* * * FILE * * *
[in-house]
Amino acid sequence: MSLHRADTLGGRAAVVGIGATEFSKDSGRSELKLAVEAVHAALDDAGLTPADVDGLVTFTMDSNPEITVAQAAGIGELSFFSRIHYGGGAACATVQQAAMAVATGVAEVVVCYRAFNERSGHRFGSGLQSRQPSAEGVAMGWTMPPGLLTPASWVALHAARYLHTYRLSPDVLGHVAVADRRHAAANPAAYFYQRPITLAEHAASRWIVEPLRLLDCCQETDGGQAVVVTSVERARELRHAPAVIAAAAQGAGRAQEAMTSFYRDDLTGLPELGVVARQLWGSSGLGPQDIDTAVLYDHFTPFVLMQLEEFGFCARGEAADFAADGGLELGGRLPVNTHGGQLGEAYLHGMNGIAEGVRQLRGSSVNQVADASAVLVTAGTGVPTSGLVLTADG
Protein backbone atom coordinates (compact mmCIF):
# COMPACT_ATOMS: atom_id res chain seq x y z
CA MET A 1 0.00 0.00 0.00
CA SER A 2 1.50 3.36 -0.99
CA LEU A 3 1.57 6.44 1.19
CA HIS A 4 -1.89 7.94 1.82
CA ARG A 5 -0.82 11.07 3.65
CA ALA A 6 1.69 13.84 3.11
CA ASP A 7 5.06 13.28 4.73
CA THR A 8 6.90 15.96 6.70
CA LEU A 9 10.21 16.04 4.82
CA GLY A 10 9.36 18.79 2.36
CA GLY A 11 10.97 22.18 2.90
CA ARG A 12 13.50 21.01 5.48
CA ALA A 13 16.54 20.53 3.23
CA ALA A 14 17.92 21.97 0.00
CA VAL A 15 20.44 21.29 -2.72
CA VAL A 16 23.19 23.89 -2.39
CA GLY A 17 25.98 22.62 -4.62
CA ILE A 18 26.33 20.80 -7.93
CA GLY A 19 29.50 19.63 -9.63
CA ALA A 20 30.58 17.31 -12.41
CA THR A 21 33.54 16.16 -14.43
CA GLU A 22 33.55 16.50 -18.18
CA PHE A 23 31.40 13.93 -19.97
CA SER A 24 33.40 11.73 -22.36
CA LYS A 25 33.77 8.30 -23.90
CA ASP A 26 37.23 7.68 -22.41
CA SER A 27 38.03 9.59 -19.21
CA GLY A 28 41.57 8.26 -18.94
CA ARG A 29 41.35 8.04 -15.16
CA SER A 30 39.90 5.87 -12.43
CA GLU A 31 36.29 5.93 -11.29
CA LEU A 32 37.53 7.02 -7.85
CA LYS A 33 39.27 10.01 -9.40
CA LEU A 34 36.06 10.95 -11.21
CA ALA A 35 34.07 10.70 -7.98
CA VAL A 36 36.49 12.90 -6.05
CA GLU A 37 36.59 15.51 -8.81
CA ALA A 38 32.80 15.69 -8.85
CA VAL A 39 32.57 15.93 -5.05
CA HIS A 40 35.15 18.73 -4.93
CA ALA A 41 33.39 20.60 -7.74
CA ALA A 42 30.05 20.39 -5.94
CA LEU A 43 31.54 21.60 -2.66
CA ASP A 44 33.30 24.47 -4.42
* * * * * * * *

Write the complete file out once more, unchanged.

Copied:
[in-house]
Amino acid sequence: MSLHRADTLGGRAAVVGIGATEFSKDSGRSELKLAVEAVHAALDDAGLTPADVDGLVTFTMDSNPEITVAQAAGIGELSFFSRIHYGGGAACATVQQAAMAVATGVAEVVVCYRAFNERSGHRFGSGLQSRQPSAEGVAMGWTMPPGLLTPASWVALHAARYLHTYRLSPDVLGHVAVADRRHAAANPAAYFYQRPITLAEHAASRWIVEPLRLLDCCQETDGGQAVVVTSVERARELRHAPAVIAAAAQGAGRAQEAMTSFYRDDLTGLPELGVVARQLWGSSGLGPQDIDTAVLYDHFTPFVLMQLEEFGFCARGEAADFAADGGLELGGRLPVNTHGGQLGEAYLHGMNGIAEGVRQLRGSSVNQVADASAVLVTAGTGVPTSGLVLTADG
Protein backbone atom coordinates (compact mmCIF):
# COMPACT_ATOMS: atom_id res chain seq x y z
CA MET A 1 0.00 0.00 0.00
CA SER A 2 1.50 3.36 -0.99
CA LEU A 3 1.57 6.44 1.19
CA HIS A 4 -1.89 7.94 1.82
CA ARG A 5 -0.82 11.07 3.65
CA ALA A 6 1.69 13.84 3.11
CA ASP A 7 5.06 13.28 4.73
CA THR A 8 6.90 15.96 6.70
CA LEU A 9 10.21 16.04 4.82
CA GLY A 10 9.36 18.79 2.36
CA GLY A 11 10.97 22.18 2.90
CA ARG A 12 13.50 21.01 5.48
CA ALA A 13 16.54 20.53 3.23
CA ALA A 14 17.92 21.97 0.00
CA VAL A 15 20.44 21.29 -2.72
CA VAL A 16 23.19 23.89 -2.39
CA GLY A 17 25.98 22.62 -4.62
CA ILE A 18 26.33 20.80 -7.93
CA GLY A 19 29.50 19.63 -9.63
CA ALA A 20 30.58 17.31 -12.41
CA THR A 21 33.54 16.16 -14.43
CA GLU A 22 33.55 16.50 -18.18
CA PHE A 23 31.40 13.93 -19.97
CA SER A 24 33.40 11.73 -22.36
CA LYS A 25 33.77 8.30 -23.90
CA ASP A 26 37.23 7.68 -22.41
CA SER A 27 38.03 9.59 -19.21
CA GLY A 28 41.57 8.26 -18.94
CA ARG A 29 41.35 8.04 -15.16
CA SER A 30 39.90 5.87 -12.43
CA GLU A 31 36.29 5.93 -11.29
CA LEU A 32 37.53 7.02 -7.85
CA LYS A 33 39.27 10.01 -9.40
CA LEU A 34 36.06 10.95 -11.21
CA ALA A 35 34.07 10.70 -7.98
CA VAL A 36 36.49 12.90 -6.05
CA GLU A 37 36.59 15.51 -8.81
CA ALA A 38 32.80 15.69 -8.85
CA VAL A 39 32.57 15.93 -5.05
CA HIS A 40 35.15 18.73 -4.93
CA ALA A 41 33.39 20.60 -7.74
CA ALA A 42 30.05 20.39 -5.94
CA LEU A 43 31.54 21.60 -2.66
CA ASP A 44 33.30 24.47 -4.42